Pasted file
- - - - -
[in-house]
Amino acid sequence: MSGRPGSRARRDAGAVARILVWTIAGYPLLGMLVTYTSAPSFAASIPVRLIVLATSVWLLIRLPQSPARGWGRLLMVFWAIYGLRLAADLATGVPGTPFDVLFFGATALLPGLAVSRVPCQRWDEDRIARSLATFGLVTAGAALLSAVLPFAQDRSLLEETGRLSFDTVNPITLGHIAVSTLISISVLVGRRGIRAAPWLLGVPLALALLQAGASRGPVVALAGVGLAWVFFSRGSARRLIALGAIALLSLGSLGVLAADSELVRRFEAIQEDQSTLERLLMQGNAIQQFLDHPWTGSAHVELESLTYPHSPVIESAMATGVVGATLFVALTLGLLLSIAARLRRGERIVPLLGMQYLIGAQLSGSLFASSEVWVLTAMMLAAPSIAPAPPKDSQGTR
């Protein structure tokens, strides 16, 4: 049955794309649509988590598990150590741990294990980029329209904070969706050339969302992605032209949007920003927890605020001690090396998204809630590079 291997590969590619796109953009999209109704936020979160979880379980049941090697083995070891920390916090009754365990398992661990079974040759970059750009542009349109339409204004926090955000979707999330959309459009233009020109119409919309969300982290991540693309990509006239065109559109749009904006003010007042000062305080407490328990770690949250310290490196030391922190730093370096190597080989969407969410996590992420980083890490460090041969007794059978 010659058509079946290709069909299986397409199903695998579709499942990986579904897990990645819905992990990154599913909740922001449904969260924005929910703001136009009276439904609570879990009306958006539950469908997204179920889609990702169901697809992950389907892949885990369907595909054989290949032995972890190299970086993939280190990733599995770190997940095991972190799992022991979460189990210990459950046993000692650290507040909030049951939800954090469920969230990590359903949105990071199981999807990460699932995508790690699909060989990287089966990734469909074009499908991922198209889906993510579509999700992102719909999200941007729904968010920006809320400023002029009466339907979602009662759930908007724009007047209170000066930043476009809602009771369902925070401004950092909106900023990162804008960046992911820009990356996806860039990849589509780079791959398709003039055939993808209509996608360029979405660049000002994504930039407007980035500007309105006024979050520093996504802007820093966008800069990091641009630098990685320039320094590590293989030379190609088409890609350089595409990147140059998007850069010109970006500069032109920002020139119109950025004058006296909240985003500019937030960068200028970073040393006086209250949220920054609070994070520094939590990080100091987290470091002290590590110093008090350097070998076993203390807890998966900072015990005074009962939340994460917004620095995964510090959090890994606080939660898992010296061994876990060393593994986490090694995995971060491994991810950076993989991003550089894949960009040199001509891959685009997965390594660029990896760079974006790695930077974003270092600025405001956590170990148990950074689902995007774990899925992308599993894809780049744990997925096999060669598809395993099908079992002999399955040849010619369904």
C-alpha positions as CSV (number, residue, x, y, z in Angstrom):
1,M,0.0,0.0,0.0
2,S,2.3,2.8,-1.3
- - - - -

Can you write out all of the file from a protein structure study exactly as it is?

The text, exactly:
[in-house]
Amino acid sequence: MSGRPGSRARRDAGAVARILVWTIAGYPLLGMLVTYTSAPSFAASIPVRLIVLATSVWLLIRLPQSPARGWGRLLMVFWAIYGLRLAADLATGVPGTPFDVLFFGATALLPGLAVSRVPCQRWDEDRIARSLATFGLVTAGAALLSAVLPFAQDRSLLEETGRLSFDTVNPITLGHIAVSTLISISVLVGRRGIRAAPWLLGVPLALALLQAGASRGPVVALAGVGLAWVFFSRGSARRLIALGAIALLSLGSLGVLAADSELVRRFEAIQEDQSTLERLLMQGNAIQQFLDHPWTGSAHVELESLTYPHSPVIESAMATGVVGATLFVALTLGLLLSIAARLRRGERIVPLLGMQYLIGAQLSGSLFASSEVWVLTAMMLAAPSIAPAPPKDSQGTR
């Protein structure tokens, strides 16, 4: 049955794309649509988590598990150590741990294990980029329209904070969706050339969302992605032209949007920003927890605020001690090396998204809630590079 291997590969590619796109953009999209109704936020979160979880379980049941090697083995070891920390916090009754365990398992661990079974040759970059750009542009349109339409204004926090955000979707999330959309459009233009020109119409919309969300982290991540693309990509006239065109559109749009904006003010007042000062305080407490328990770690949250310290490196030391922190730093370096190597080989969407969410996590992420980083890490460090041969007794059978 010659058509079946290709069909299986397409199903695998579709499942990986579904897990990645819905992990990154599913909740922001449904969260924005929910703001136009009276439904609570879990009306958006539950469908997204179920889609990702169901697809992950389907892949885990369907595909054989290949032995972890190299970086993939280190990733599995770190997940095991972190799992022991979460189990210990459950046993000692650290507040909030049951939800954090469920969230990590359903949105990071199981999807990460699932995508790690699909060989990287089966990734469909074009499908991922198209889906993510579509999700992102719909999200941007729904968010920006809320400023002029009466339907979602009662759930908007724009007047209170000066930043476009809602009771369902925070401004950092909106900023990162804008960046992911820009990356996806860039990849589509780079791959398709003039055939993808209509996608360029979405660049000002994504930039407007980035500007309105006024979050520093996504802007820093966008800069990091641009630098990685320039320094590590293989030379190609088409890609350089595409990147140059998007850069010109970006500069032109920002020139119109950025004058006296909240985003500019937030960068200028970073040393006086209250949220920054609070994070520094939590990080100091987290470091002290590590110093008090350097070998076993203390807890998966900072015990005074009962939340994460917004620095995964510090959090890994606080939660898992010296061994876990060393593994986490090694995995971060491994991810950076993989991003550089894949960009040199001509891959685009997965390594660029990896760079974006790695930077974003270092600025405001956590170990148990950074689902995007774990899925992308599993894809780049744990997925096999060669598809395993099908079992002999399955040849010619369904």
C-alpha positions as CSV (number, residue, x, y, z in Angstrom):
1,M,0.0,0.0,0.0
2,S,2.3,2.8,-1.3